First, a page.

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Soraya Morales Nuñez ’18Grand Junction, Colorado
Soraya Morales Nuñez says her path at Princeton has not been what she expected.
Coming to Princeton was a cultural leap. She had never traveled far from home. Her first flight was a trip she took to the University to attend Princeton Preview, the University’s program for recently admitted students.
In addition, Morales Nuñez also was not used to the simple things many people take for granted, but were not accessible to her at home.
“I have a lot of resources here that my family doesn’t have,” she says. “If I’m feeling sick, I can just walk over to University Health Services, and there’s food in the dining hall all day. My family lived from paycheck to paycheck, and they struggled to put food on the table for years on end. Simple things like that make me realize just how different a world Princeton is than where I come from.”
Although navigating the differences between her two worlds can be challenging, she reports that the values she was raised with still apply here. “It’s the core of who I am and has helped me thrive at Princeton.”
I was fascinated with the moral and ethical approach we took in every lecture and precept, challenging me to think about the role of politics from a non-conventional standpoint. It was the type of learning I had hoped to find at Princeton.
Upon entering Princeton, she was a prospective molecular biology concentrator pursuing the premedicine track. However, after taking a course on global justice with Professor Charles Beitz, the Edwards S. Sanford Professor of Politics, in the spring of her sophomore year, her interests shifted. “I was fascinated with the moral and ethical approach we took in every lecture and precept, challenging me to think about the role of politics from a non-conventional standpoint. It was the type of learning I had hoped to find at Princeton.” Morales Nuñez is now concentrating in politics and getting a certificate in the Program in the History and the Practice of Diplomacy. She knows it was the right choice. “I only have four years here and I wanted to be happy,” she says.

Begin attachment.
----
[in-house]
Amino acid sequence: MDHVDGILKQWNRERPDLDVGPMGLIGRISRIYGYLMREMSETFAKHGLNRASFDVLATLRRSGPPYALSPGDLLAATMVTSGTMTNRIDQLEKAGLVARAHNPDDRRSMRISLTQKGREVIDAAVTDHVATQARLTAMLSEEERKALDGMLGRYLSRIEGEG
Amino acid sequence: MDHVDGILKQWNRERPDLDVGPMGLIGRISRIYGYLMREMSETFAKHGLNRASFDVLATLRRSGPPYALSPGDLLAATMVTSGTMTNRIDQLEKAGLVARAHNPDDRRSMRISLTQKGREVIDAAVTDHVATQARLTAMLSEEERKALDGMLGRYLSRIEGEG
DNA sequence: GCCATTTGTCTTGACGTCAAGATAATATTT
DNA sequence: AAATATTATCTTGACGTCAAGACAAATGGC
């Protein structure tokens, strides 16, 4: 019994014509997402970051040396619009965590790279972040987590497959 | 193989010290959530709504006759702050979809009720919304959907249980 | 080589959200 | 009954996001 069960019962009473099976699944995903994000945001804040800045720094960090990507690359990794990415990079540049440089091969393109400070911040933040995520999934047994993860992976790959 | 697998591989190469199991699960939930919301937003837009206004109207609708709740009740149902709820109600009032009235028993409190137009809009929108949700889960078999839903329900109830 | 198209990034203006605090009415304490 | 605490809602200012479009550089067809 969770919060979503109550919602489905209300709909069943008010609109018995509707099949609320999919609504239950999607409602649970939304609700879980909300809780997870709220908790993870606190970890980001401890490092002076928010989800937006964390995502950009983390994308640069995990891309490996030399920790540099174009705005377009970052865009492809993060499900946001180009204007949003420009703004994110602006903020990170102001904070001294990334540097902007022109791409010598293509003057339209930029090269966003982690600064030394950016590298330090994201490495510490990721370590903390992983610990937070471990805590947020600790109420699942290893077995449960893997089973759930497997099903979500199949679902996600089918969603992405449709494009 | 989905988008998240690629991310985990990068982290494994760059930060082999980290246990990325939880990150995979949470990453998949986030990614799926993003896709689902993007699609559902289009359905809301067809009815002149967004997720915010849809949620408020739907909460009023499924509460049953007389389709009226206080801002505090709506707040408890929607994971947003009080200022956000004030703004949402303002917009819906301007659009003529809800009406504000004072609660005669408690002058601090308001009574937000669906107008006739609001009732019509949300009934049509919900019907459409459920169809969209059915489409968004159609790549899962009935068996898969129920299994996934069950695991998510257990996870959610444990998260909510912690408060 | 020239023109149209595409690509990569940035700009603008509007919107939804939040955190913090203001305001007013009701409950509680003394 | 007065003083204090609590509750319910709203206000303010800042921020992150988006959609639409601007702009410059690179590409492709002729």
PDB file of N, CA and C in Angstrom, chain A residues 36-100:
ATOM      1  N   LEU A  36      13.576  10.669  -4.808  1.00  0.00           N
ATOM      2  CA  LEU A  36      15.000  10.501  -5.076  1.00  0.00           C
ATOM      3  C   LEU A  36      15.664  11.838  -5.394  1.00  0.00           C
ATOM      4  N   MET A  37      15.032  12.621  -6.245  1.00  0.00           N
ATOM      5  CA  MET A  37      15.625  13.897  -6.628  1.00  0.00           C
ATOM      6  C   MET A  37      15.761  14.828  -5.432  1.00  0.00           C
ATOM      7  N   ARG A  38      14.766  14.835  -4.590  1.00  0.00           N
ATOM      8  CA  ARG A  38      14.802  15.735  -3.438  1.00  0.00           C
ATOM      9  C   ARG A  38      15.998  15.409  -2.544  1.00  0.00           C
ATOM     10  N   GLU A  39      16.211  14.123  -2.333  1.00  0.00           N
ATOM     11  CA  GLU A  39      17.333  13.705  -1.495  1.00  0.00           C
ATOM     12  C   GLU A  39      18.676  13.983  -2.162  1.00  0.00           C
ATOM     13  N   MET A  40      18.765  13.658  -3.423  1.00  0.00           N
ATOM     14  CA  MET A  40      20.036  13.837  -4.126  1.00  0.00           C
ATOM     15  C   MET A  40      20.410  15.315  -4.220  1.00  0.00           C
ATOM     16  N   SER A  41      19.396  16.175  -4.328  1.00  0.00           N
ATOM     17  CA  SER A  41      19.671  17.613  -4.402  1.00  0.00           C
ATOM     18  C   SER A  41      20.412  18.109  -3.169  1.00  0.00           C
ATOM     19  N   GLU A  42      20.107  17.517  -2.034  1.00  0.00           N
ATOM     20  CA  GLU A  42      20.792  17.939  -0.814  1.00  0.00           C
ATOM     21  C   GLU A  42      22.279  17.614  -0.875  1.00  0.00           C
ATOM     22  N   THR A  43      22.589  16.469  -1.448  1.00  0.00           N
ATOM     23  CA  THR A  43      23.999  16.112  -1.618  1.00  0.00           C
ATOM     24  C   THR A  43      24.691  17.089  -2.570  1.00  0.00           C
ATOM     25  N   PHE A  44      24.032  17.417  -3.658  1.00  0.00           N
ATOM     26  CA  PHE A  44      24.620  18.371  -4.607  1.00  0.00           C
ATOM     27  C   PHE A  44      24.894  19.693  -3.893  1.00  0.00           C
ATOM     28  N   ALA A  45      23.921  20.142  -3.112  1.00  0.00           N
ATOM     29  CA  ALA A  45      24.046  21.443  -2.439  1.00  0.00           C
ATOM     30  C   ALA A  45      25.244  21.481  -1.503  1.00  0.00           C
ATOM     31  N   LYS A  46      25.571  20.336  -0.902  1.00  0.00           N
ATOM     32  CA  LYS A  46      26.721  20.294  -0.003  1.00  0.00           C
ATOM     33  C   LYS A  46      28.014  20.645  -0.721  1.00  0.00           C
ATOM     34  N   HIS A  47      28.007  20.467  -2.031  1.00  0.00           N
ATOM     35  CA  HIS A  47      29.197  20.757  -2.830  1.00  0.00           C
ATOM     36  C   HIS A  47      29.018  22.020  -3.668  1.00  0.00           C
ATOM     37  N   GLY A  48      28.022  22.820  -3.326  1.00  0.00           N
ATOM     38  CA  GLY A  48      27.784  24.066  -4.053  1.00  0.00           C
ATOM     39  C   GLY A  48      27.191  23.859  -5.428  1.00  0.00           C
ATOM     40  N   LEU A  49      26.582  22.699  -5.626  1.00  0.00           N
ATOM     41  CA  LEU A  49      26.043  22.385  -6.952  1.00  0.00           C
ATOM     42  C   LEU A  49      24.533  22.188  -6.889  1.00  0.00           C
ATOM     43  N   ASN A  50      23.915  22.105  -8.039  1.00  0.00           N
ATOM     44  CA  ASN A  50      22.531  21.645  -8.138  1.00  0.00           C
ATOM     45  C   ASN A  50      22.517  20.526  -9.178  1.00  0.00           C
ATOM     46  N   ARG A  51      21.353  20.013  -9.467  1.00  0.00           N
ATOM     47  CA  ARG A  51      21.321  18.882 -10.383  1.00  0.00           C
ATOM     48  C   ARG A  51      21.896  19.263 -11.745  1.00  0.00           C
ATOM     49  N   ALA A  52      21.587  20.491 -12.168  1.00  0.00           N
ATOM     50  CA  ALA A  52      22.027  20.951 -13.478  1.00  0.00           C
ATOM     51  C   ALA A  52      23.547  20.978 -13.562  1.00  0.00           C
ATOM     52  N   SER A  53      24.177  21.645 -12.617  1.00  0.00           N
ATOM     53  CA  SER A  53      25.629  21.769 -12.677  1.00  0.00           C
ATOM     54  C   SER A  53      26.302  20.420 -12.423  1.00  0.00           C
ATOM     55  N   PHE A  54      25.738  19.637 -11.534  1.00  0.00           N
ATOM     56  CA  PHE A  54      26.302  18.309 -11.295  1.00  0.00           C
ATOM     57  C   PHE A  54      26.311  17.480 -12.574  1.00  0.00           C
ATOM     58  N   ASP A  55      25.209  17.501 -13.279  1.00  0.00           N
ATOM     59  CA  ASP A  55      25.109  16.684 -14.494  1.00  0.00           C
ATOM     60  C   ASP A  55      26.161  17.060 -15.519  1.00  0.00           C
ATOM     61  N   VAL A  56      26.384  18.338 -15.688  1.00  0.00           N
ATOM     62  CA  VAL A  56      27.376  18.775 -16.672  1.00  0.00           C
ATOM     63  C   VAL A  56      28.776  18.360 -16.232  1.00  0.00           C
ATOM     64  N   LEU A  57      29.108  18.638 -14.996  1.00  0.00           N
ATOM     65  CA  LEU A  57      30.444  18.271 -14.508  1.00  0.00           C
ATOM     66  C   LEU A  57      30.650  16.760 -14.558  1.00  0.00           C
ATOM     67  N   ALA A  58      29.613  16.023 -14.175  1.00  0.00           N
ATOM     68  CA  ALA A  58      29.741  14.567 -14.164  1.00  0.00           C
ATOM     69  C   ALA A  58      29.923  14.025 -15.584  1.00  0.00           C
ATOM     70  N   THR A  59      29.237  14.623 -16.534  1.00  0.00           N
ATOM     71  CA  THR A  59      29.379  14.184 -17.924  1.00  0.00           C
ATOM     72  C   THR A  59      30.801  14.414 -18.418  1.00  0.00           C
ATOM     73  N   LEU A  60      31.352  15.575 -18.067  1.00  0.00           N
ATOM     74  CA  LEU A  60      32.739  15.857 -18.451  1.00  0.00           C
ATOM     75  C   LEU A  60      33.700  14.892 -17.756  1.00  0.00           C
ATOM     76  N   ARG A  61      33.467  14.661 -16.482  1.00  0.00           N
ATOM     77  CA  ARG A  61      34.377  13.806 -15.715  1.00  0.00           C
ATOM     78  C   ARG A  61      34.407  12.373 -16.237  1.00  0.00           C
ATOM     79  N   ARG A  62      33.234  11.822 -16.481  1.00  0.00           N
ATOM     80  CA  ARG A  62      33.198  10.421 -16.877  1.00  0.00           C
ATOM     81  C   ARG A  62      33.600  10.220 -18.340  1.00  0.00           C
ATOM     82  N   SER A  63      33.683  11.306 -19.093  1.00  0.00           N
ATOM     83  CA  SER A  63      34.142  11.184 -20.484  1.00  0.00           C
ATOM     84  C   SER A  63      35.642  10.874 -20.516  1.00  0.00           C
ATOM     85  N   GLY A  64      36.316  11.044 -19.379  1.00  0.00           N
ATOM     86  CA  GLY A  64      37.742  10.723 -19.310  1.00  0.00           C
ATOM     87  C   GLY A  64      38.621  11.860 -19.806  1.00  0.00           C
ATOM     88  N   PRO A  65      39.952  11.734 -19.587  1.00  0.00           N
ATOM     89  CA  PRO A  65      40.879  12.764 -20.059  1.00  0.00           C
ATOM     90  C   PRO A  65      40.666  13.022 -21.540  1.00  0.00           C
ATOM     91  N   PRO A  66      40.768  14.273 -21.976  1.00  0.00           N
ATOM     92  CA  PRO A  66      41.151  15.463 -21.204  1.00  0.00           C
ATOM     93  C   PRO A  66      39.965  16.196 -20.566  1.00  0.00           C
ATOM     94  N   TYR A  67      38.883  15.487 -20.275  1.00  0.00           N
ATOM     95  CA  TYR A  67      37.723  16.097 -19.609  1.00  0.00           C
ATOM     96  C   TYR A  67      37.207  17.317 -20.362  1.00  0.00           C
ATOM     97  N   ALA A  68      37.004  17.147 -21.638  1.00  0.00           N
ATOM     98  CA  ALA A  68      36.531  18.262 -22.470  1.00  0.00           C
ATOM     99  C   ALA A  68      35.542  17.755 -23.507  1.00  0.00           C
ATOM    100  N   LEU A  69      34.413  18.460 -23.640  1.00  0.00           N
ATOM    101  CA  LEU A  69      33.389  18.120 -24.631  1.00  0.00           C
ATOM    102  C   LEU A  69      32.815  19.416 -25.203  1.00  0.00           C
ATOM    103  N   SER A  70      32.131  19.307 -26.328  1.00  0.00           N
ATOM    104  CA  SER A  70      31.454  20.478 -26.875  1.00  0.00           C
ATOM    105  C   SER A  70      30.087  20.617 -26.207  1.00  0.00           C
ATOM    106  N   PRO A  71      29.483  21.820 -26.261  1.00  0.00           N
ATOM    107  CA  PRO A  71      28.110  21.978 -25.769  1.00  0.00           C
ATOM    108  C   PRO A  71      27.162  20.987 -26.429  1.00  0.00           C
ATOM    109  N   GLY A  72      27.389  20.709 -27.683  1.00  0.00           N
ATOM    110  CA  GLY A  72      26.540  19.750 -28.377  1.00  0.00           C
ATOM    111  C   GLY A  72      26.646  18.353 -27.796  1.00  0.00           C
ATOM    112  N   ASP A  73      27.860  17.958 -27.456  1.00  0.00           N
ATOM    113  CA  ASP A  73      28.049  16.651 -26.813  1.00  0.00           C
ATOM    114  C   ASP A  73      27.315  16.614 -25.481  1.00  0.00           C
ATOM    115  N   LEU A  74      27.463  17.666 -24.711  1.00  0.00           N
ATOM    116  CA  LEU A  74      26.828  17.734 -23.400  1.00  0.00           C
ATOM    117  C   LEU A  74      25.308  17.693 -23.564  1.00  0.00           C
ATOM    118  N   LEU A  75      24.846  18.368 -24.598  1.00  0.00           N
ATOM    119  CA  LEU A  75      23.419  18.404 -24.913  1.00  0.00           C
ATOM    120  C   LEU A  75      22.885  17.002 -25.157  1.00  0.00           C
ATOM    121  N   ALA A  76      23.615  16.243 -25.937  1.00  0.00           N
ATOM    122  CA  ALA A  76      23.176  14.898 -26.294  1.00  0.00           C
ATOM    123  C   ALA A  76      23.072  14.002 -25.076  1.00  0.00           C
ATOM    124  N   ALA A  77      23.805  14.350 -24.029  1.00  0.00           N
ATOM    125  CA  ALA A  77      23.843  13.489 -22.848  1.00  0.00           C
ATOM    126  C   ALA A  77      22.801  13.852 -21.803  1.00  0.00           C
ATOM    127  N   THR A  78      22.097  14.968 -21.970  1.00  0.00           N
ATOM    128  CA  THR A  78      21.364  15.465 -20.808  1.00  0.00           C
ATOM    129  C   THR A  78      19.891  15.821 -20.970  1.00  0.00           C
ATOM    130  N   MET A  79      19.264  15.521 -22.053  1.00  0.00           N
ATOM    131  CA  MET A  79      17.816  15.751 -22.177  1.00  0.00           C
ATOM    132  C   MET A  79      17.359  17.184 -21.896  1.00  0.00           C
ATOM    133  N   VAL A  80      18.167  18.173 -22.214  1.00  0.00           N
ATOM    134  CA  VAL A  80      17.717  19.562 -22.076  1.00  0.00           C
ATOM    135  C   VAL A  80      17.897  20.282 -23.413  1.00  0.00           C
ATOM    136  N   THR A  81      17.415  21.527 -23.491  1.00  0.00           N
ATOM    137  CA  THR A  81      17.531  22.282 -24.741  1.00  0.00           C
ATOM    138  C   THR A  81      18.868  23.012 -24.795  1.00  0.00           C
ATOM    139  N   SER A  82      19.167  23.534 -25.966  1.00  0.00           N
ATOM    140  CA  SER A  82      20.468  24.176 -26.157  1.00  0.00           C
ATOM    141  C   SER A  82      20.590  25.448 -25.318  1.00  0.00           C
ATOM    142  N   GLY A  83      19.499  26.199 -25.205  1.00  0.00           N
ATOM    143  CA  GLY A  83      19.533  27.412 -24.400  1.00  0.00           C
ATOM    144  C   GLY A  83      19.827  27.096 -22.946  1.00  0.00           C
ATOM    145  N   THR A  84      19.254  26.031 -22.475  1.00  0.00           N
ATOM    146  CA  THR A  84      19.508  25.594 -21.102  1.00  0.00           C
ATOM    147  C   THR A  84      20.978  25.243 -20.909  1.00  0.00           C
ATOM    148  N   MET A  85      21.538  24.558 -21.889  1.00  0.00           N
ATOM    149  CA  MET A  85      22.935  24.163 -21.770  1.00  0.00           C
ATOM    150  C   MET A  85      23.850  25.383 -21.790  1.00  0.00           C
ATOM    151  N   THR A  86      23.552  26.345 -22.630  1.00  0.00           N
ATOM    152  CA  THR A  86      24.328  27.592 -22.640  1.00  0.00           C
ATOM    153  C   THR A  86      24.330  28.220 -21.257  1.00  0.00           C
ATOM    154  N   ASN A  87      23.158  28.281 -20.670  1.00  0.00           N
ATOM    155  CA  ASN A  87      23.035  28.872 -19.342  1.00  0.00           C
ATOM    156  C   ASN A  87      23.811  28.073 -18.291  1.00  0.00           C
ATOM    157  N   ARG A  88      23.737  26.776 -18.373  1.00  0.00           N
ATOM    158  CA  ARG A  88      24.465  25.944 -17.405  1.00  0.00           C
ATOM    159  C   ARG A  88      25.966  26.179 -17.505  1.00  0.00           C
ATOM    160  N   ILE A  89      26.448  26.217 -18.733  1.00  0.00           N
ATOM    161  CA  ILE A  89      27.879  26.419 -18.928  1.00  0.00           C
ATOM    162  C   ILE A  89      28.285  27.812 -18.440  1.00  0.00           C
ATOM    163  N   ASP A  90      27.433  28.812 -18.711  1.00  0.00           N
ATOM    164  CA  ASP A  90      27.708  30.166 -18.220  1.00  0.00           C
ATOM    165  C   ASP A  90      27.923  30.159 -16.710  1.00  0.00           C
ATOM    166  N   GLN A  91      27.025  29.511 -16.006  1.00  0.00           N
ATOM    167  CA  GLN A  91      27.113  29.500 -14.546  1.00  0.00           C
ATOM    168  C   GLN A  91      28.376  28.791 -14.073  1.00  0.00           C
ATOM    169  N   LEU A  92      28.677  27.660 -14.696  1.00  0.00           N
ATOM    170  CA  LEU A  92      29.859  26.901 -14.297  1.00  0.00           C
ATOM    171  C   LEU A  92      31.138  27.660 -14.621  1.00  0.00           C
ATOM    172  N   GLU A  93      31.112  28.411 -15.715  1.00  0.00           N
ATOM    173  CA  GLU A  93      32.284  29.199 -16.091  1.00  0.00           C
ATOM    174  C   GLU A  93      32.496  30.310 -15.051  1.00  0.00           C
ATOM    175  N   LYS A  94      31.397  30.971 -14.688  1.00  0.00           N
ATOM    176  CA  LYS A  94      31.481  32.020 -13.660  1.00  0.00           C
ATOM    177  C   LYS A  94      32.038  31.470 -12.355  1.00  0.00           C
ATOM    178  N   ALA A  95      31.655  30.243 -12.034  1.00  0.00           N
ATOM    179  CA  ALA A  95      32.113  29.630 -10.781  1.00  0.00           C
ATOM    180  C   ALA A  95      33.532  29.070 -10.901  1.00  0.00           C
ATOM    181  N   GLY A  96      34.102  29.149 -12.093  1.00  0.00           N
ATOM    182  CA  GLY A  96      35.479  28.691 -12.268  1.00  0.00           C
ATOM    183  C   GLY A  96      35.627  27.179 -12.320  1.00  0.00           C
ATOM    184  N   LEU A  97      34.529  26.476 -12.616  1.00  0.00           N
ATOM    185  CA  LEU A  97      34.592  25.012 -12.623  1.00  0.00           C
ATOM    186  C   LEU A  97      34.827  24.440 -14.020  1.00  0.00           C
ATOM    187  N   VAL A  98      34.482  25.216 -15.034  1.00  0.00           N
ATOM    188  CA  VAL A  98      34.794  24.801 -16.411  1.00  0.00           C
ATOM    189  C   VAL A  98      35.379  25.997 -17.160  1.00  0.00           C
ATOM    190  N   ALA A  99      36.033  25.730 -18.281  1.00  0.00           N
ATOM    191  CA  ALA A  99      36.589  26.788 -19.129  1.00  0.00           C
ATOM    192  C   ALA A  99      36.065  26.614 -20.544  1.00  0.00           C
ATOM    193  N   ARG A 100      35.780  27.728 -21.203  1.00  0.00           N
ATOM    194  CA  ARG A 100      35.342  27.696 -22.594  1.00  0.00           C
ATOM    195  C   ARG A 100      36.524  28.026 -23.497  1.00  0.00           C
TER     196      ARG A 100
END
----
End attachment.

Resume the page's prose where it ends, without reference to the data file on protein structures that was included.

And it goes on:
Outside the classroom, she finds there is room to talk about issues that stir passion, such as immigration reform. Morales Nuñez works closely with the Princeton Dream Team, a student-run organization that schedules events on and off campus to educate people about the challenges facing the undocumented.
In most cases, she finds people are open to her point of view. “People don’t just turn away when they are feeling uncomfortable; they’re actually willing to contribute their part. It is not so much an argument, but actually a conversation. It gives me the intellectual vitality that I was searching for when I was applying to college. I’m really glad that I found it at Princeton.”
Morales Nuñez is also a class senator on the Undergraduate Student Government (USG) and a head fellow in the Scholars Institute Fellows Program (SIFP), which provides first-generation and low-income students with mentorship, academic enrichment and scholarly community throughout their time at Princeton. As a head fellow, Morales Nuñez leads a group of 10 to 12 fellows, mostly first- and second-year students, in weekly meetings focused on academic and social mentorship. She also participates in the Program’s workshops on graduate school, resumes and long-term planning.
Morales Nuñez says, “Your confidence grows as you spend more time at Princeton. The real world becomes less scary.” She added that administrators she knows are “always there for students.” Today, as an older and more confident leader on campus, that’s the message she wants prospective students to hear. “I know how many resources there are on campus and how willing administrators are to help you find those resources and use them effectively.”